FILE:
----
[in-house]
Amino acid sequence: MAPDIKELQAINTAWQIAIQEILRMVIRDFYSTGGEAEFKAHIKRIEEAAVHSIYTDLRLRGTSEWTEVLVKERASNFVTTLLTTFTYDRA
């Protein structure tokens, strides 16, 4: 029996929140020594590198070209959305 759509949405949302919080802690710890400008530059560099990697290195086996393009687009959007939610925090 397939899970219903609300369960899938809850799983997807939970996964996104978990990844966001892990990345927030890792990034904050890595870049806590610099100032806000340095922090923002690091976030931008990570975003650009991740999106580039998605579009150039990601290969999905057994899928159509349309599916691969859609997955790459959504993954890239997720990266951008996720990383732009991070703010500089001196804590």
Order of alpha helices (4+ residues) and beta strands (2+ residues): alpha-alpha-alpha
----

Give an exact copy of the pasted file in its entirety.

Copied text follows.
[in-house]
Amino acid sequence: MAPDIKELQAINTAWQIAIQEILRMVIRDFYSTGGEAEFKAHIKRIEEAAVHSIYTDLRLRGTSEWTEVLVKERASNFVTTLLTTFTYDRA
């Protein structure tokens, strides 16, 4: 029996929140020594590198070209959305 759509949405949302919080802690710890400008530059560099990697290195086996393009687009959007939610925090 397939899970219903609300369960899938809850799983997807939970996964996104978990990844966001892990990345927030890792990034904050890595870049806590610099100032806000340095922090923002690091976030931008990570975003650009991740999106580039998605579009150039990601290969999905057994899928159509349309599916691969859609997955790459959504993954890239997720990266951008996720990383732009991070703010500089001196804590």
Order of alpha helices (4+ residues) and beta strands (2+ residues): alpha-alpha-alpha